‘Significant increase’ in Lancaster County flu cases
Officials recommend residents get their flu vaccinations now
LINCOLN, Neb. (Press Release) - The Lincoln-Lancaster County Health Department reports a rapid increase in flu cases locally. The most cases are school-age children ages 6 to 19, with adults age 20 to 64 also starting to trend higher.
LLCHD said they first started seeing flu cases in October with a total of 19 for the month. They say case numbers climbed significantly in November with 675 cases.
So far, 75 flu cases have been reported in December.
CHI Health said the last time the flu hit at this rate, was back in 2017.
LLCHD officials say vaccine is the most effective way to prevent the flu and it is important for children and adults to get vaccinated now. The Centers for Disease Control and Prevention recommend everyone age 6 months and older receive the flu vaccine every year.
“Flu is happening in a big way which underscores the importance of vaccination and other actions that help provide protection against the flu,” said Tim Timmons, Communicable Disease Program Supervisor with LLCHD. “If you haven’t gotten your flu vaccine yet, don’t wait any longer.”
Flu is a highly infectious disease of the lungs that can cause mild to severe illness and can lead to hospitalization and death. Symptoms may include fever or feeling feverish, chills, cough, sore throat, runny or stuffy nose, muscle or body aches, headaches, and fatigue.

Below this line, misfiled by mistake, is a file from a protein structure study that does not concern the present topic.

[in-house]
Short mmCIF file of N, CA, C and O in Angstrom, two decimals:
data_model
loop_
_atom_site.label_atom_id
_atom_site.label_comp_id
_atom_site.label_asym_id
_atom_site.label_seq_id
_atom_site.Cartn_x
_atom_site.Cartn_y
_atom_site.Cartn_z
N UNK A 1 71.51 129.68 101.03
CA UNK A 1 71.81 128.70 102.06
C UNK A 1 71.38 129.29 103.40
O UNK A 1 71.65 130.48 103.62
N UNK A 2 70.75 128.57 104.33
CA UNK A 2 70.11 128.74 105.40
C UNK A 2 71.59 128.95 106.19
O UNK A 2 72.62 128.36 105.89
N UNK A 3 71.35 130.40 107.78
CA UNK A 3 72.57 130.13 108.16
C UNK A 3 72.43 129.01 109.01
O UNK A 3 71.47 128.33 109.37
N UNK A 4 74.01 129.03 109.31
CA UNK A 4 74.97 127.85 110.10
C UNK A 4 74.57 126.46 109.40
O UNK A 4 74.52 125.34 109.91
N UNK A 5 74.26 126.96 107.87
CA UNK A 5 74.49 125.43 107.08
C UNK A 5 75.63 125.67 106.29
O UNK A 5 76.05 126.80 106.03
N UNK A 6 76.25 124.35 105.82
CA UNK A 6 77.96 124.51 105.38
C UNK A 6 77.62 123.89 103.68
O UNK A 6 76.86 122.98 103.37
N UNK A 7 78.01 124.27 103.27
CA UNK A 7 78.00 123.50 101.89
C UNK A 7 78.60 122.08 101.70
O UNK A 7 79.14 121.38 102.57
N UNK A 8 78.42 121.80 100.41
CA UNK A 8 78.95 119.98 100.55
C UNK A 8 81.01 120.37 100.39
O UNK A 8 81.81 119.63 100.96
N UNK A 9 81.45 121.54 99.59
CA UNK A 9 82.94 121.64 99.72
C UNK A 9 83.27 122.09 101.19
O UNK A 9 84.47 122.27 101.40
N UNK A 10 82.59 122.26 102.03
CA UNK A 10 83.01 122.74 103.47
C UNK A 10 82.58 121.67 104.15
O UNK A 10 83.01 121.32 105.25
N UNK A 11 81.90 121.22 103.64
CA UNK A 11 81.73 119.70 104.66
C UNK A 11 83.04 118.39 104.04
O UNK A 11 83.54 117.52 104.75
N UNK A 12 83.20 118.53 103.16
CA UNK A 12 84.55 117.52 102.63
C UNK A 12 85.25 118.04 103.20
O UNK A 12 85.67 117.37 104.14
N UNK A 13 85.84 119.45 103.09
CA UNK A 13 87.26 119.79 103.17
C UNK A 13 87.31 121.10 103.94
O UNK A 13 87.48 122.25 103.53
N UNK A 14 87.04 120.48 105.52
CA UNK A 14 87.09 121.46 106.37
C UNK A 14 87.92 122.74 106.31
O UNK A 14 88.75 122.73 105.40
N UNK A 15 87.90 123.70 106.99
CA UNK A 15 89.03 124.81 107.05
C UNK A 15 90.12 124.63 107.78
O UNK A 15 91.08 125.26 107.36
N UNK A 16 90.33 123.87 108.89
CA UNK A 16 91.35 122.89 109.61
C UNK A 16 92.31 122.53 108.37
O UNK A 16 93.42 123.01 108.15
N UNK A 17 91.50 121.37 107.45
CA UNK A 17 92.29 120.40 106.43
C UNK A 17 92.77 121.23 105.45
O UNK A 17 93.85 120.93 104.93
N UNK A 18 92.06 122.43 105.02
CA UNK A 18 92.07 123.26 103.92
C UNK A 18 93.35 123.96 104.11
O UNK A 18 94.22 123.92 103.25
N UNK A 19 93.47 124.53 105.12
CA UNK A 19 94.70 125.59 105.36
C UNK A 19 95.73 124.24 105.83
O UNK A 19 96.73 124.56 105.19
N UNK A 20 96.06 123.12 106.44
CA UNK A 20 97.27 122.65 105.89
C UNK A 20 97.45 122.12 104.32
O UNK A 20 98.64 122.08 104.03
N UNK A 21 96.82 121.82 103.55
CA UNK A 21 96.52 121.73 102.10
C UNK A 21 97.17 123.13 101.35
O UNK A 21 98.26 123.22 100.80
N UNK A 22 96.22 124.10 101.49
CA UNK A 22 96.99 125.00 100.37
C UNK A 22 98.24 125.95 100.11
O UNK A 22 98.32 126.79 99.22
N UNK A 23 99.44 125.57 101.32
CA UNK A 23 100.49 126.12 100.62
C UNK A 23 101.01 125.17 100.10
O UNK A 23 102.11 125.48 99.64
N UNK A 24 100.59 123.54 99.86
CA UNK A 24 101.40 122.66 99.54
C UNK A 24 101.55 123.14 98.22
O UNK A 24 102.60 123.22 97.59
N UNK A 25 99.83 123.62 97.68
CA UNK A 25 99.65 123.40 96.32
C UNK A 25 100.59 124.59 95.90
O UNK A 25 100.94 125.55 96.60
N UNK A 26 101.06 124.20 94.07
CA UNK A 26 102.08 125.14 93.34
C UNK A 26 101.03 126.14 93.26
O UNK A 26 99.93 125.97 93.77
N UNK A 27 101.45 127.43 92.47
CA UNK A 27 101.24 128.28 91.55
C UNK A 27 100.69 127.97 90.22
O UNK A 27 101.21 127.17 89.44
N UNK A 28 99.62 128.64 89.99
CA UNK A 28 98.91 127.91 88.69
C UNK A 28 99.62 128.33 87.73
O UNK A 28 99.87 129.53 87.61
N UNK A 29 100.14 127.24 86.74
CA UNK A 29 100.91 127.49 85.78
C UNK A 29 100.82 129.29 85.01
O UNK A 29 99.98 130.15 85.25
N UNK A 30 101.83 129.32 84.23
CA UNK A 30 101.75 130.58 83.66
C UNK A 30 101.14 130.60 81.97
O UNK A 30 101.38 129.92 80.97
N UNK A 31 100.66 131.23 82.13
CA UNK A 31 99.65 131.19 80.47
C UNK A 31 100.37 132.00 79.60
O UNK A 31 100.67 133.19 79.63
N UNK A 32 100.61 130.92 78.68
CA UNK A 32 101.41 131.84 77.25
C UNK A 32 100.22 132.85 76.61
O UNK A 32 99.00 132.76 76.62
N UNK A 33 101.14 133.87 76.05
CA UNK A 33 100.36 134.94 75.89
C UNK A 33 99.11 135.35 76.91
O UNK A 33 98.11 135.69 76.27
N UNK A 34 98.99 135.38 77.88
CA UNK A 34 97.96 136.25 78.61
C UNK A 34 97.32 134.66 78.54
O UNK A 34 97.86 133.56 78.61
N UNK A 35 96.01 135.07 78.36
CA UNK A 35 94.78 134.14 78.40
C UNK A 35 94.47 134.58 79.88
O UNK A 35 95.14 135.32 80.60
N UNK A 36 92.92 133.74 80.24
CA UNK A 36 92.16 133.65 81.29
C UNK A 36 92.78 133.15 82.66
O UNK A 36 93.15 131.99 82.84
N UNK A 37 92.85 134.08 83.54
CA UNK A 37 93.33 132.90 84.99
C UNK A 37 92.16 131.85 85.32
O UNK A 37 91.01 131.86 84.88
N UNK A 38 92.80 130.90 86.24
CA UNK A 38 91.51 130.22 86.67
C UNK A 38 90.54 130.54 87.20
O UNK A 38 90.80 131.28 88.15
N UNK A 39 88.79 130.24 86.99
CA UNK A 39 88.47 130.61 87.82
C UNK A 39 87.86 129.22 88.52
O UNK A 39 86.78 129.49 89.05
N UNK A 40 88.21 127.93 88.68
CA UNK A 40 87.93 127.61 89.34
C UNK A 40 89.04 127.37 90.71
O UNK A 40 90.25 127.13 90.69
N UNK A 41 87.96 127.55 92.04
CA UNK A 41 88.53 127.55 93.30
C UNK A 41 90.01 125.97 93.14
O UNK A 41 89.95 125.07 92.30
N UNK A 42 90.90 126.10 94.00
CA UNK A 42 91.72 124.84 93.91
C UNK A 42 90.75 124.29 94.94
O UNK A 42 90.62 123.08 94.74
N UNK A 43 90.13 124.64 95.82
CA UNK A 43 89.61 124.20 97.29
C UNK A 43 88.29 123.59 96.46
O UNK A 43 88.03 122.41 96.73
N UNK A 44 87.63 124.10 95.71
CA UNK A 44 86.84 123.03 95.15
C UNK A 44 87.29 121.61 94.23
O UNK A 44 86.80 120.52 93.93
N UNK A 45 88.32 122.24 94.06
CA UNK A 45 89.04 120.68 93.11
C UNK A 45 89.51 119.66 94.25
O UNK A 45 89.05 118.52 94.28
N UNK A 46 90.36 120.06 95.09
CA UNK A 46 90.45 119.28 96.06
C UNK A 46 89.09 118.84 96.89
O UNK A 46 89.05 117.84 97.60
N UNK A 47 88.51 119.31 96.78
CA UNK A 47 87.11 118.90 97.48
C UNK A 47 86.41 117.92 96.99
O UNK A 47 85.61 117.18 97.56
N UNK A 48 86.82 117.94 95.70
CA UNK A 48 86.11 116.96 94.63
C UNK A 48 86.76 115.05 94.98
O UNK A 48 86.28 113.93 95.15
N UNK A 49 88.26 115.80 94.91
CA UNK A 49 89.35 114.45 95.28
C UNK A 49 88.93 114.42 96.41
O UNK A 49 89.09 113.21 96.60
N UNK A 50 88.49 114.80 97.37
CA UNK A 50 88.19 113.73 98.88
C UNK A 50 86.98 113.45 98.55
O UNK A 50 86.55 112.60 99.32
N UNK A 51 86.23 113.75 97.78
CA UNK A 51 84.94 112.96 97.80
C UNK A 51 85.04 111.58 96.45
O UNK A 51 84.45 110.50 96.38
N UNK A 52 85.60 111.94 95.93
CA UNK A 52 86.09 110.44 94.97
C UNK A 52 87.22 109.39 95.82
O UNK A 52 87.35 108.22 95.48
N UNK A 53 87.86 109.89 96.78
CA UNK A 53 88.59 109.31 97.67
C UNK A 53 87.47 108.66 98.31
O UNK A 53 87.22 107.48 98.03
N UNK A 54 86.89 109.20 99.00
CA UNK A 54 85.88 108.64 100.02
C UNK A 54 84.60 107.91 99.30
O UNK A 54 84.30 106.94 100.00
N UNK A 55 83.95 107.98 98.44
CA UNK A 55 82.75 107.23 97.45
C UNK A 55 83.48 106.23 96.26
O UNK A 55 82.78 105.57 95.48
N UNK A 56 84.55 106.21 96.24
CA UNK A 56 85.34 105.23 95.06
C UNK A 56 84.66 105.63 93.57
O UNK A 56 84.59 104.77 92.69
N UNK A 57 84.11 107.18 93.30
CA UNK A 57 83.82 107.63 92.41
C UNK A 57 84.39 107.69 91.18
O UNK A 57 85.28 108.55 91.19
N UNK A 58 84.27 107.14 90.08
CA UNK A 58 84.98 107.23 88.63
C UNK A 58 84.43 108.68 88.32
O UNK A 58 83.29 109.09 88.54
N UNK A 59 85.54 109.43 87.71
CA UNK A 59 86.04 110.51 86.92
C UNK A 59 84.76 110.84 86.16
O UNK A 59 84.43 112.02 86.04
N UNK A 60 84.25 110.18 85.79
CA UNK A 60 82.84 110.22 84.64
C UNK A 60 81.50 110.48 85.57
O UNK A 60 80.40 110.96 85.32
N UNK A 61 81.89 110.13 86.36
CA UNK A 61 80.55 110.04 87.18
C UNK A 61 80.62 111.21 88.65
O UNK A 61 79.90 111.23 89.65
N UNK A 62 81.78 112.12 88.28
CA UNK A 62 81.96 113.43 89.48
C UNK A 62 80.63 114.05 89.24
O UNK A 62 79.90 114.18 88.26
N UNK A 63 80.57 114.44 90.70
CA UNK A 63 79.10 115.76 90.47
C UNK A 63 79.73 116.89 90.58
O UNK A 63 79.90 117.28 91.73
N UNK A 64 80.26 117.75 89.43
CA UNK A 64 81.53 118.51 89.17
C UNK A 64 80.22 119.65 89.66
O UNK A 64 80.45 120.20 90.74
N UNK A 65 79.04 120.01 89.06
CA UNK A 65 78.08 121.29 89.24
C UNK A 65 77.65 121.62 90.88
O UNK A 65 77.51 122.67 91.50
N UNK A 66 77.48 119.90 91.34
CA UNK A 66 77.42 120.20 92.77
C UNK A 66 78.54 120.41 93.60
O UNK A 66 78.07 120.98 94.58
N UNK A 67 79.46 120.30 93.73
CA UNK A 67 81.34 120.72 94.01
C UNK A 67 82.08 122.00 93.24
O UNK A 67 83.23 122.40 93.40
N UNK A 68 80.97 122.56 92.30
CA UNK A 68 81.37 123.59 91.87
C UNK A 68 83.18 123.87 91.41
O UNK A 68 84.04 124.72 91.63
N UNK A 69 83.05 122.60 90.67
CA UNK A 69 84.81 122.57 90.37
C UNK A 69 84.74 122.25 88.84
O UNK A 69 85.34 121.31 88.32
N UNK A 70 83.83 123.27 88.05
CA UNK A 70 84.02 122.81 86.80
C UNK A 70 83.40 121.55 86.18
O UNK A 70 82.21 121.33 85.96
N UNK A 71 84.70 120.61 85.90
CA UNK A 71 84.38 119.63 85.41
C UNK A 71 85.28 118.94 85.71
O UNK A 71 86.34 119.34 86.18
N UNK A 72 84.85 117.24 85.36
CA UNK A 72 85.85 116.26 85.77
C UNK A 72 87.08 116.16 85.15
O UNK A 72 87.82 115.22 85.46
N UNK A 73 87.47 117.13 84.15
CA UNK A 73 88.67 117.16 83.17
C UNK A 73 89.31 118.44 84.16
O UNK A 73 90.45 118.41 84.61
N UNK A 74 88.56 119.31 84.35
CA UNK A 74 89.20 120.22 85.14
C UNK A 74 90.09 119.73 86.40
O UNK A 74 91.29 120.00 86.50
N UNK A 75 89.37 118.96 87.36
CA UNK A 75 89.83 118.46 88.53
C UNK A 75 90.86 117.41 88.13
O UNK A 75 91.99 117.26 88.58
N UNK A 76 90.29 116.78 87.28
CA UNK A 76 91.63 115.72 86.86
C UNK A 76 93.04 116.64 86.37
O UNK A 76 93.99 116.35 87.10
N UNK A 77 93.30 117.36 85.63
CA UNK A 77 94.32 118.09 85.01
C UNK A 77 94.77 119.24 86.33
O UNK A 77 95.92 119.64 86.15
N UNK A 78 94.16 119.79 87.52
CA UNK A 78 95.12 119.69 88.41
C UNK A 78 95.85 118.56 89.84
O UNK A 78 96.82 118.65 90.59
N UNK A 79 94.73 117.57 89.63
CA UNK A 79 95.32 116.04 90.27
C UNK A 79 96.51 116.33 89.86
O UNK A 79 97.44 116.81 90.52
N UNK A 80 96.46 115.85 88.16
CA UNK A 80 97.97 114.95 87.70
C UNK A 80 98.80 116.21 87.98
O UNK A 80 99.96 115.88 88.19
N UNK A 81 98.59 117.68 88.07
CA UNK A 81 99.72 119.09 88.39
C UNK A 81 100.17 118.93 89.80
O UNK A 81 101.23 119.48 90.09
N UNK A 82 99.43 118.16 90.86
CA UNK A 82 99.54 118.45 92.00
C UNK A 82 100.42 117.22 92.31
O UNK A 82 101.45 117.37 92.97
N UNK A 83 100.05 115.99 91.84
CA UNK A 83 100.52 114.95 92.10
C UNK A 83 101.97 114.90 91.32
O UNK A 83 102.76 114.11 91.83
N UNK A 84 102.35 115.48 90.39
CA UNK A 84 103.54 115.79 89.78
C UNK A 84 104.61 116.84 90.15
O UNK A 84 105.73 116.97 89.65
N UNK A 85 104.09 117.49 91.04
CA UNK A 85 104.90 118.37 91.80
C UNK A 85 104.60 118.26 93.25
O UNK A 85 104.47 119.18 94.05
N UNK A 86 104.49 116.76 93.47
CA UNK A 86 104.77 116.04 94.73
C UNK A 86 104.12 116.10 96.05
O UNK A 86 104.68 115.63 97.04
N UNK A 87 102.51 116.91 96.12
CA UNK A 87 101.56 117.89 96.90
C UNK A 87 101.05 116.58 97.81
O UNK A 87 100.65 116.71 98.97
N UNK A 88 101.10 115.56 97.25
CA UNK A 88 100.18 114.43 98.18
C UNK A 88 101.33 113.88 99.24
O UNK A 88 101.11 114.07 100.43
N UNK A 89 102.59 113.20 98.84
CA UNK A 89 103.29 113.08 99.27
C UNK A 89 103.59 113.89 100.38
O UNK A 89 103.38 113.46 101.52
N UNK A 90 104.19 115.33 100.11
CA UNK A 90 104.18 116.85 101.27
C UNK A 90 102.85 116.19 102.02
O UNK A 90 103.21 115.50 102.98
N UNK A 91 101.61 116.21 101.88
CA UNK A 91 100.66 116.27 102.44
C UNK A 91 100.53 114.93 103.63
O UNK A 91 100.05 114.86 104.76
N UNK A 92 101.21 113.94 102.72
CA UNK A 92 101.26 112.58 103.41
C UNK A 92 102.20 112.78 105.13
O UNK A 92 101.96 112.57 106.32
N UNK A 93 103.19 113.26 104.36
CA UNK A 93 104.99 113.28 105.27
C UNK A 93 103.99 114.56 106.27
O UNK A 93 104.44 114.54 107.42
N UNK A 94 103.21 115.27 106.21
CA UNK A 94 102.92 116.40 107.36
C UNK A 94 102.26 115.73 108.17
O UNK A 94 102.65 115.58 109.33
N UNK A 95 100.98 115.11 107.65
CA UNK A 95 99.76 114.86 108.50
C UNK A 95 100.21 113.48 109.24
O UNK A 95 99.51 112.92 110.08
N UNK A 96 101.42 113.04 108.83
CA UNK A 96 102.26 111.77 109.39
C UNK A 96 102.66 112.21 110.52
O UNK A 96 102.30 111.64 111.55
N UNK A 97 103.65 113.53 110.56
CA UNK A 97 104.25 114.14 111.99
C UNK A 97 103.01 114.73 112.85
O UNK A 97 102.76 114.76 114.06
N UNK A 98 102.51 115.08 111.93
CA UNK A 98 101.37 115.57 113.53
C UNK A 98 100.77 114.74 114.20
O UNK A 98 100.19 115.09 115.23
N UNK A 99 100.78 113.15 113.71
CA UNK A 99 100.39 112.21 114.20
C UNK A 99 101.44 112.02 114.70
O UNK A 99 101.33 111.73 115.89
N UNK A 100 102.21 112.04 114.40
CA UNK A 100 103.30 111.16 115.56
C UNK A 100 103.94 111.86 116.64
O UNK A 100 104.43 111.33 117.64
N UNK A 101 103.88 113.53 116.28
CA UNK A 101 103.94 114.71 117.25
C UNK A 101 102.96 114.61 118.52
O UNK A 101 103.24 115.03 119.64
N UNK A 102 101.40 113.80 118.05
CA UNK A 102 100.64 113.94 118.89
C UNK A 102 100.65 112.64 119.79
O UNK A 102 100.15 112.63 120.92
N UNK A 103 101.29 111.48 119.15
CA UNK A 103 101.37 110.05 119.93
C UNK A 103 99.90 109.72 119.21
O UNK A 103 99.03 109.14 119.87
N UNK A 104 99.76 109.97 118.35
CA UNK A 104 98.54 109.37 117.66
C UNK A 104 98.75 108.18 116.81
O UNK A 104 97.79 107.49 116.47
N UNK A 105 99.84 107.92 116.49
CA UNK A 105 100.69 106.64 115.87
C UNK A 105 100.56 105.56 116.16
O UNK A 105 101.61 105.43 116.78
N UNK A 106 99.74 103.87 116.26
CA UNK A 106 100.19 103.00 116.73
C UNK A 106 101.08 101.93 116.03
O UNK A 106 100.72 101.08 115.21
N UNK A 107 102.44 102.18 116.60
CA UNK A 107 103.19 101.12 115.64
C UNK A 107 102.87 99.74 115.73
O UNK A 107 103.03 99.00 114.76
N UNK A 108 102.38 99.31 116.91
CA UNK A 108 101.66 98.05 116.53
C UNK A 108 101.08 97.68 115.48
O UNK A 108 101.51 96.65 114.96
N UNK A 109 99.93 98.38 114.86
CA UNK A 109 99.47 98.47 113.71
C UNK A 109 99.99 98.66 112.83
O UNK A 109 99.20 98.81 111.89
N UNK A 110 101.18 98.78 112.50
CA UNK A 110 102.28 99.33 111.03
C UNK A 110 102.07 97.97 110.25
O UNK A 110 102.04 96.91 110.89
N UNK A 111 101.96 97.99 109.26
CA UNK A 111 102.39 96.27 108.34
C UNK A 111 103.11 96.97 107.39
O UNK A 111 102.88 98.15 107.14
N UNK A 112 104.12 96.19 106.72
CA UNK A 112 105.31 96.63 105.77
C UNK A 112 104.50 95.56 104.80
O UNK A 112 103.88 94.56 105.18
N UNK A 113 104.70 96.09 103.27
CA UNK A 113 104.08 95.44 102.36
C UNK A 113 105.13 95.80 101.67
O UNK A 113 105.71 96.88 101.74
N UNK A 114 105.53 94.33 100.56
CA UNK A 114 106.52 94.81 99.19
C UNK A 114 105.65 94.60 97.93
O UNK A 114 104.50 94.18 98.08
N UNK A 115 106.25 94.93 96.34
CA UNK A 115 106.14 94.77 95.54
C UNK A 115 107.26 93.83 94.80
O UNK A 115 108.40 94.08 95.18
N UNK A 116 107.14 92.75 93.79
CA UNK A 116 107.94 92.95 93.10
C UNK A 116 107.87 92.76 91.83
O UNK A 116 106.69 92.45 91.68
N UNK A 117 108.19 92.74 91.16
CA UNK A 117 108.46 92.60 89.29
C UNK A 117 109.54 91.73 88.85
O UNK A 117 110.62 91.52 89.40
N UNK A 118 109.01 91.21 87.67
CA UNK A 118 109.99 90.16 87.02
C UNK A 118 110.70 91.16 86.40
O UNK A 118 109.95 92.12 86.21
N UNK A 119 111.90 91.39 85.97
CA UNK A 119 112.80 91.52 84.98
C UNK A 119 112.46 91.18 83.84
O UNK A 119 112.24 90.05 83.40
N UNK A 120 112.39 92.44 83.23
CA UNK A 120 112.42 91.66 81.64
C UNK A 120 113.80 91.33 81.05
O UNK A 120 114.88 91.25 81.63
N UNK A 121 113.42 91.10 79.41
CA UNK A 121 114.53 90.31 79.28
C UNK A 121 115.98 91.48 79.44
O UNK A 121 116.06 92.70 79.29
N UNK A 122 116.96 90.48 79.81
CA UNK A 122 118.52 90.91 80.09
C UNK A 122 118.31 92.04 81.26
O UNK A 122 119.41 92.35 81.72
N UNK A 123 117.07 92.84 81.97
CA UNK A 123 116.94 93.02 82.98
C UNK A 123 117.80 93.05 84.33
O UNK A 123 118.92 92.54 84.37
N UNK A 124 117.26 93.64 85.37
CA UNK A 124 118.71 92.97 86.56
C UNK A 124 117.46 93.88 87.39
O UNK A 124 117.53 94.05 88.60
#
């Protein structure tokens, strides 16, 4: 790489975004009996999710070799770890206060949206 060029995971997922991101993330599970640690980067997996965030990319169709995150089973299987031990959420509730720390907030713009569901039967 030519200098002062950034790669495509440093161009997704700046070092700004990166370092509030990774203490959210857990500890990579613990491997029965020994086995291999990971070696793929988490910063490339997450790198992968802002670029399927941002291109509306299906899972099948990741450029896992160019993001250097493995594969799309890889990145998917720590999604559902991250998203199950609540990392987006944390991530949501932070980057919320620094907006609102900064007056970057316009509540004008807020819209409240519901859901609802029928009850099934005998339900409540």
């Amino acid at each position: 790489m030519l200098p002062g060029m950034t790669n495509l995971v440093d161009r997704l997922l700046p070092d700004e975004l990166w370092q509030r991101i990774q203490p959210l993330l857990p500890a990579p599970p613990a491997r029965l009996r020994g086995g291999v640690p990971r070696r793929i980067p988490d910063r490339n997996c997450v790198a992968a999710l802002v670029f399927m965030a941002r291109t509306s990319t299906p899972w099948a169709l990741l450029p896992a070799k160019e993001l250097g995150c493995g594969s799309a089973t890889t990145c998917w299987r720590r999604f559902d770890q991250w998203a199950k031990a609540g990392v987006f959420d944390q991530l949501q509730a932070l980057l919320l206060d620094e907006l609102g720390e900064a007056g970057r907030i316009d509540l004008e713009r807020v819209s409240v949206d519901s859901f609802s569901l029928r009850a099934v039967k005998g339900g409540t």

Flu vaccine is widely available in the community. The public can contact a health care provider or find a flu vaccine location at vaccines.gov. LLCHD will provide free flu vaccinations to uninsured and underinsured adults. Children age 6 months to 18 are also eligible and must meet one or more of these criteria:
- Have Medicaid coverage
- American Indian and/or Alaskan Native
For more information, call 402-441-8065 or visit health.lincoln.ne.gov (select “Vaccine Clinic” under “Community Health Services”).
Other respiratory illness are circulating in the community in addition to the flu. Cases of Respiratory Syncytial virus (RSV) remain high and COVID-19 is still spreading at moderate levels. While there is no vaccine for RSV, there are safe and effective vaccines to help prevent COVID-19 and flu, and both can be given at the same time.
In addition to vaccinations, actions that help prevent the spread of flu can also help prevent the spread of RSV, COVID-19 and other respiratory illnesses:
- Stay home if you’re sick and avoid contact with others who are sick
- Wash hands often
- Cover coughs and sneezes
- Wear a mask if you have symptoms
- Clean and disinfect surfaces
December 5 through 9 is National Influenza Vaccination Week, which emphasizes the importance of yearly flu vaccine. Flu viruses are constantly changing and protection from vaccination decreases over time. Getting a flu vaccine every year is the best way to prevent flu.
Questions about flu and flu vaccine? Find answers at Frequently Asked Influenza (Flu) Questions: 2022-2023 Season | CDC.
Weekly flu updates:
- Lancaster County - weeklyflusummary.pdf (ne.gov)
- Nebraska - Influenza (Flu) (ne.gov)
- National - Weekly U.S. Influenza Surveillance Report | CDC
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